7. The device of claim 1, wherein the at least one camera is electromagnetically shielded for preventing interference from the load current and fault current flowing in the electric power line conductor.

8. The device of claim 7 wherein the at least one camera is electromagnetically shielded by surrounding the at least one camera with a ferrous material.

9. The device of claim 1 wherein the at least one camera includes a telephoto lens.

10. The device of claim 1 including a global positioning sensor and clock for time stamping the fault and lightning stroke images.

11. The device of claim 1 wherein the at least one camera includes an automatic exposure control with low lux sensitivity and very high speed frame rates.

Description:

BACKGROUND

The present disclosure relates to a multiple parameter sensor-transmitter/receiver unit which may be installed on or removed from an energized electric power line, such as an overhead power line. With the advent of Smart-Grid applications for electric power systems, there is an ever increasing need for a device that measures electric, mechanical, and environmental parameters of the power line and captures photo images of faults and lightning strokes on power lines.

In order to address the increasing need for monitoring power lines, devices have been developed that attach directly to the power line. These devices generally require a power source, such as batteries or solar panels. When utilizing batteries, regular maintenance must be performed to replace the batteries, which can become costly. When solar panels are used, the device may only be powered during sunny weather conditions and during daylight hours. Therefore, there is a need for a device which is low maintenance and can be constantly powered independent of weather conditions.

Utility companies invest significant capital into power systems and want to protect that investment from damage that could occur during faults, such as when trees fall onto power lines; or when direct lightning strokes contact power lines and equipment and indirect lightning strokes induce high voltage and high magnitude currents in power lines. When a fault occurs, a significant amount of resources can be required to determine the location and extend of damage caused by the fault. Therefore, there is a need for a device that can locate and assess the cause of the fault without requiring significant resources.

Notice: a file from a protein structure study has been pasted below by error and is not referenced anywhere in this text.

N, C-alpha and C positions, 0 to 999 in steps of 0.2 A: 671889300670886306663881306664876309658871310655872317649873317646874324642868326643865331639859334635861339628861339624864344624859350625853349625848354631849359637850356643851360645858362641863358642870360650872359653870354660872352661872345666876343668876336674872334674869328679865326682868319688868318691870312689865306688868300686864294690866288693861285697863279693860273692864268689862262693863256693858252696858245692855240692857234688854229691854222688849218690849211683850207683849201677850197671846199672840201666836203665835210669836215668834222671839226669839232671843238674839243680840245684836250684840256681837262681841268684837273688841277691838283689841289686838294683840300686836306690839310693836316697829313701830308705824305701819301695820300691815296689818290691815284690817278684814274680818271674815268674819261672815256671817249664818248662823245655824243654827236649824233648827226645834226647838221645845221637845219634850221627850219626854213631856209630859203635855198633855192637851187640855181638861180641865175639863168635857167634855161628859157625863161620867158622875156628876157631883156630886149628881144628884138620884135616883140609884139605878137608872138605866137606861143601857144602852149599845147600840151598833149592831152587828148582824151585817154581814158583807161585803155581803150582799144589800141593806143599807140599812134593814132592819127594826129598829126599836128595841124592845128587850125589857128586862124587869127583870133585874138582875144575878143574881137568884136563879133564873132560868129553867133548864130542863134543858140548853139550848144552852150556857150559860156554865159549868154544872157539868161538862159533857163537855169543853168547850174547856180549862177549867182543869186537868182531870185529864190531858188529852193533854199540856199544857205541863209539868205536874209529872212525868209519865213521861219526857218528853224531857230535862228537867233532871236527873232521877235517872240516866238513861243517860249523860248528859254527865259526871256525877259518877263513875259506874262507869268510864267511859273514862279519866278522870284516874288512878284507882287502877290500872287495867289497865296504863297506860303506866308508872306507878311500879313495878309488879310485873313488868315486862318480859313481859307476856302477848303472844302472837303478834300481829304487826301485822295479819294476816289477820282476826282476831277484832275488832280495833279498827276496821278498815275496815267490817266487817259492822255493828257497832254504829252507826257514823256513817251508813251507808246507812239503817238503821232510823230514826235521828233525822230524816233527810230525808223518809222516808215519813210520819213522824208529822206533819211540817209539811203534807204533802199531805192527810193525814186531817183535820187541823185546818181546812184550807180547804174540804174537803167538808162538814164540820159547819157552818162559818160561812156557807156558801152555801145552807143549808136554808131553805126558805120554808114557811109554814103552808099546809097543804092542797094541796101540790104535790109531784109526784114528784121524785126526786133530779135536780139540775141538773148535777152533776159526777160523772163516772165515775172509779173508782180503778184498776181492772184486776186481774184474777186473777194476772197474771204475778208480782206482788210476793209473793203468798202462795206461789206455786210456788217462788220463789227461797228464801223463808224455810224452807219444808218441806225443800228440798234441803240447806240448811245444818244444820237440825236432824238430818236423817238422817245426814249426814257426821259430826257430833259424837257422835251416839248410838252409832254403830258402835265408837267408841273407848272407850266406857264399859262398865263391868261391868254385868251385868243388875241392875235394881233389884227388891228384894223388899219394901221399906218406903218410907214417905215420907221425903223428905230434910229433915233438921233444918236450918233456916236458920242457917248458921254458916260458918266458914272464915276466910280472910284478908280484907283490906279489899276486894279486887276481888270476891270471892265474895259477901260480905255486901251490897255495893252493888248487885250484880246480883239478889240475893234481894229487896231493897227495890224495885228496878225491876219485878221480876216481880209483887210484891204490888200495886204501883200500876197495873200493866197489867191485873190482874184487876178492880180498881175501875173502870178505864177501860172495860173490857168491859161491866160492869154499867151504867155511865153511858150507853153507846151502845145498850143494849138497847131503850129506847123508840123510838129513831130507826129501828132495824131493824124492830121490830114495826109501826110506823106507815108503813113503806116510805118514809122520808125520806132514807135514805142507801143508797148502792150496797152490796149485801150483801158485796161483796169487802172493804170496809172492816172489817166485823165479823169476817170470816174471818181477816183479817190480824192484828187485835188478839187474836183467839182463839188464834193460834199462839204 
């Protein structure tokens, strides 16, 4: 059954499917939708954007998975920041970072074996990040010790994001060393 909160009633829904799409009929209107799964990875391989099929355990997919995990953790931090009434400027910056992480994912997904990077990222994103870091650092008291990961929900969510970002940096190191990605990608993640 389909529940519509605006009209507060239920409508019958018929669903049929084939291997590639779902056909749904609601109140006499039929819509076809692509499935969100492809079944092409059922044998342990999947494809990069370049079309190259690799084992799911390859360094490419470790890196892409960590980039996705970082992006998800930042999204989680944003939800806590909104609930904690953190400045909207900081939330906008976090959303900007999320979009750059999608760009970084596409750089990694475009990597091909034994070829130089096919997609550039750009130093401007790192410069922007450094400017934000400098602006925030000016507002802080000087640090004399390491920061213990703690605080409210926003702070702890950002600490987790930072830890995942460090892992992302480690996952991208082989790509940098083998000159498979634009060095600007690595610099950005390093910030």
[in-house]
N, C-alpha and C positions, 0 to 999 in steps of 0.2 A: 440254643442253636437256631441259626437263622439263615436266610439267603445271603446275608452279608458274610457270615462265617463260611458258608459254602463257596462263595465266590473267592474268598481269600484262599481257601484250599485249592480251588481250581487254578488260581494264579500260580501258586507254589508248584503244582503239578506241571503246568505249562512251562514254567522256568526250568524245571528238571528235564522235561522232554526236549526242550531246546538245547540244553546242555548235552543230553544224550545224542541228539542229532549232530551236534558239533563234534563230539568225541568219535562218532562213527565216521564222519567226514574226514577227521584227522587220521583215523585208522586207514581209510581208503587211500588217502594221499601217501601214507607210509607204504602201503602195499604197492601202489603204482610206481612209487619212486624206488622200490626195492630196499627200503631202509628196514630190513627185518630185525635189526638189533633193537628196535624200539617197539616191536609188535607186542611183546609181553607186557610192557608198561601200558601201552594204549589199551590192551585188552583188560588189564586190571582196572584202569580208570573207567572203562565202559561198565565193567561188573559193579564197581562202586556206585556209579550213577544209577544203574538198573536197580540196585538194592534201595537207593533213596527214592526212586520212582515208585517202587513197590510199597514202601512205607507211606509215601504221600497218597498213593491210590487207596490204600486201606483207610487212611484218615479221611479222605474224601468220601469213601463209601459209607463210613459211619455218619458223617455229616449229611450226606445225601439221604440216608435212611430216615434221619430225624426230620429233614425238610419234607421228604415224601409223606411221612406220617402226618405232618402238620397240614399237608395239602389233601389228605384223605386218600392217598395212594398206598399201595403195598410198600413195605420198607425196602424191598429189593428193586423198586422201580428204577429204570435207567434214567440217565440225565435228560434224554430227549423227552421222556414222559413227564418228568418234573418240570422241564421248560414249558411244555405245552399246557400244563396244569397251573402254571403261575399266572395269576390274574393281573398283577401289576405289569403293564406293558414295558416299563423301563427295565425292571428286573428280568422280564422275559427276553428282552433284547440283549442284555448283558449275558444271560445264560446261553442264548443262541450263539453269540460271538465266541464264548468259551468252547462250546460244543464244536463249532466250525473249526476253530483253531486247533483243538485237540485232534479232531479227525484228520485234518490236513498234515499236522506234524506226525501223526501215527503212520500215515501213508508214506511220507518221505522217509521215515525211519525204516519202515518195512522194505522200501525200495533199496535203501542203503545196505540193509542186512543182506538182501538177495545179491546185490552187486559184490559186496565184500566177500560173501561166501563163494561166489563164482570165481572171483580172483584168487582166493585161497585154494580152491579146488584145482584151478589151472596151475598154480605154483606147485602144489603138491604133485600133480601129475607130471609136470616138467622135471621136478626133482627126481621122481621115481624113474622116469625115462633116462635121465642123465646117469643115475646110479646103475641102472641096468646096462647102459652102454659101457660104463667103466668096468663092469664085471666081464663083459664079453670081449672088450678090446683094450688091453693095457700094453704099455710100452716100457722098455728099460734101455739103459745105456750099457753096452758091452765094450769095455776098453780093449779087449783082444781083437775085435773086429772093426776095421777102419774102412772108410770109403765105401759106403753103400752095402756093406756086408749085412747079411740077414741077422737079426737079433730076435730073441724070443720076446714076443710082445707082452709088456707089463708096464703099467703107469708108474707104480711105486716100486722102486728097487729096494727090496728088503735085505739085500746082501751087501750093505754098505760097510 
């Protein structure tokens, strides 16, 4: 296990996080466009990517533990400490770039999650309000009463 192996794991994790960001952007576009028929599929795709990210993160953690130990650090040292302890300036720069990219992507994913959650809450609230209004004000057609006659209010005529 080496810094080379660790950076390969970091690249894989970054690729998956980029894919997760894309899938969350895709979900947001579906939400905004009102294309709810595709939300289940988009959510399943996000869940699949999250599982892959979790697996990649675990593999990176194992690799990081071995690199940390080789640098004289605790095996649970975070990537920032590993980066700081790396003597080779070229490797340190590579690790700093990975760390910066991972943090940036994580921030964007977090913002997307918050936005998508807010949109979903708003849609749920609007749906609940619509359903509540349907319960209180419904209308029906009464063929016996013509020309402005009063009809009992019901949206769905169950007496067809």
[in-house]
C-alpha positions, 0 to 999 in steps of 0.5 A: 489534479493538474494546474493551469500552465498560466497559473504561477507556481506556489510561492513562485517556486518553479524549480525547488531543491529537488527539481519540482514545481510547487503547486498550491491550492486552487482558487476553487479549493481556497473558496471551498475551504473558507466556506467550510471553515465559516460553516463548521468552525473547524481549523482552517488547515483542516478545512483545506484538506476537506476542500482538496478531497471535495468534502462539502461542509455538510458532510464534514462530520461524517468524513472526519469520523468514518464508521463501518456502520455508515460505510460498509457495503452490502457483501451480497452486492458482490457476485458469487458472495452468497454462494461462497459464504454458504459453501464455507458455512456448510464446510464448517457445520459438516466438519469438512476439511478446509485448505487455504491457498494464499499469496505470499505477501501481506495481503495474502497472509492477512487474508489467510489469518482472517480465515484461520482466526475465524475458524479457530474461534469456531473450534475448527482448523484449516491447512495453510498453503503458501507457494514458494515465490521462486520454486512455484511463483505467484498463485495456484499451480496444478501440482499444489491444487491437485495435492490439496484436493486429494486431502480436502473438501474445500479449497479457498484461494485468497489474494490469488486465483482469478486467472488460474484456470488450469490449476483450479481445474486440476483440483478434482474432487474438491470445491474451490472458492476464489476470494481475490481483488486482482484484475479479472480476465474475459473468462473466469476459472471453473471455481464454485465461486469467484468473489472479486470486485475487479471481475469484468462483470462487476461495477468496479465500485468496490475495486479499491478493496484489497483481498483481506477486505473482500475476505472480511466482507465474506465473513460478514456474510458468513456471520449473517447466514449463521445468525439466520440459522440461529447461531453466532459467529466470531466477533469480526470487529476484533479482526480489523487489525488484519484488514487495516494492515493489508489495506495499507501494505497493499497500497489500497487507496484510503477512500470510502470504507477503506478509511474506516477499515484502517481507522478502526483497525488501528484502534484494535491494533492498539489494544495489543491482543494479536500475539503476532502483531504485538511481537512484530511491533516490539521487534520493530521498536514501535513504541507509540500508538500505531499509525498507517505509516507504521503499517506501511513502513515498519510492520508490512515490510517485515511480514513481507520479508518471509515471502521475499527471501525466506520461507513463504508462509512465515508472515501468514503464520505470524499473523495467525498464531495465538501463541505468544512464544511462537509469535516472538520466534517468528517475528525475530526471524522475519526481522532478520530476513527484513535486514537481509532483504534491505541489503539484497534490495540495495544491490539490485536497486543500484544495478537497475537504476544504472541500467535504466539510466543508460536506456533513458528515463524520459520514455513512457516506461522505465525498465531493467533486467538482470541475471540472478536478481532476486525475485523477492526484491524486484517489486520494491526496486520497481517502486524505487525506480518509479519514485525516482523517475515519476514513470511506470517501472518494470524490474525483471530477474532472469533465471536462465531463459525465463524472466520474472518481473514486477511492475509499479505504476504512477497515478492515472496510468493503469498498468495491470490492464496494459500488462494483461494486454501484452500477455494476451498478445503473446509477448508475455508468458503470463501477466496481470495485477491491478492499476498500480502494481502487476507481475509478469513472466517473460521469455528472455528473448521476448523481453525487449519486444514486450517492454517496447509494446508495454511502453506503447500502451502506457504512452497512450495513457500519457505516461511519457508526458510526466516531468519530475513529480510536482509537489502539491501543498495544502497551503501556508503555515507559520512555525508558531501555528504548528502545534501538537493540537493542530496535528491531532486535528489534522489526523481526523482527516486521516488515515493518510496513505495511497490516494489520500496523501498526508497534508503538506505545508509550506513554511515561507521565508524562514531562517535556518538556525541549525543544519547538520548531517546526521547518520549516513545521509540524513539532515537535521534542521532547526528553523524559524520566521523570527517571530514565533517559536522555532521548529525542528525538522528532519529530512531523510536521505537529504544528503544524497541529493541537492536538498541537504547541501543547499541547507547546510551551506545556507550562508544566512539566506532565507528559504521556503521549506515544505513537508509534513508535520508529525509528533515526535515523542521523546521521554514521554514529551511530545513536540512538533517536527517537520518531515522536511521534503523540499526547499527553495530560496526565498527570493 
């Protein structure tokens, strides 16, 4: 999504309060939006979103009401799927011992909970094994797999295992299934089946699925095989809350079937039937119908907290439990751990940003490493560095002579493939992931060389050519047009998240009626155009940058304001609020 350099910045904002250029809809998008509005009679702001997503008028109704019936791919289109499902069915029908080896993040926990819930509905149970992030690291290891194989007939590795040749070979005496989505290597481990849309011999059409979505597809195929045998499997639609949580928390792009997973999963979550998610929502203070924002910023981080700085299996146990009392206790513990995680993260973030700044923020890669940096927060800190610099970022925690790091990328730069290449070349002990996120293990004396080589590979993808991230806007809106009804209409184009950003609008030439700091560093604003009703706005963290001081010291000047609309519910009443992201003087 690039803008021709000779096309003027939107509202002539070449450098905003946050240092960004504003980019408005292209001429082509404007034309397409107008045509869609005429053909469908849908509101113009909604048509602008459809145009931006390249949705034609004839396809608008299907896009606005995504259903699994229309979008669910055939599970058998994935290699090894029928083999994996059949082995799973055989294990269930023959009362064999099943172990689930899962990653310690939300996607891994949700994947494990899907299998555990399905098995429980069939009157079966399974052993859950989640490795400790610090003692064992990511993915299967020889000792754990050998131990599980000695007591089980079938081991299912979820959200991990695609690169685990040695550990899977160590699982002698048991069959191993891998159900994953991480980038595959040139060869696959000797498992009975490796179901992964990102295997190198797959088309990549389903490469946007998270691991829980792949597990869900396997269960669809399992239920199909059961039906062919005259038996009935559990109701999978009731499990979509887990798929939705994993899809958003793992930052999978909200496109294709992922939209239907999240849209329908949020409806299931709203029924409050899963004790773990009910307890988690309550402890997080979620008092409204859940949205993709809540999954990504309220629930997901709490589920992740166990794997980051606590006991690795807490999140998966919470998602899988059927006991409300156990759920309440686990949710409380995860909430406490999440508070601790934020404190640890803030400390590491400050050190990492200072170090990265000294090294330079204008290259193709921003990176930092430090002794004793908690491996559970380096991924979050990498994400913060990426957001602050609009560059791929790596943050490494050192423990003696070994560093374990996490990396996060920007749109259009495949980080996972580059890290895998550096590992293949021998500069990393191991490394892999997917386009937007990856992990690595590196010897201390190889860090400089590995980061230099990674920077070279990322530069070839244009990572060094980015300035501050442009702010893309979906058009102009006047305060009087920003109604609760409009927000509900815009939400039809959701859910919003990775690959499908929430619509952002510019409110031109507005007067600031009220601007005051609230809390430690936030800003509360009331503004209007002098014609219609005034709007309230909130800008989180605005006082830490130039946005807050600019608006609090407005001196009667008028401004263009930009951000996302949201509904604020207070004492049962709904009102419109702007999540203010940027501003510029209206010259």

SUMMARY

A device for attaching to an electric power line conductor includes an electrically conductive housing having an opening for accepting the power line conductor and configured to be grounded to the electric power line conductor. At least one magnetic core is configured to surround the power line conductor and power a power supply electronics module. At least one camera assembly is connected to the housing and configured to capture fault and lightning stroke images along the electric power line conductor.

A method of locating a fault on a power line conductor includes measuring a change in magnitude from a load current to a fault current with a first “C” loop coil through an electric power line conductor. At least one camera is selected based on a polarity of the load current and the fault current. An image is captured with the at least one camera assembly in the direction of a fault.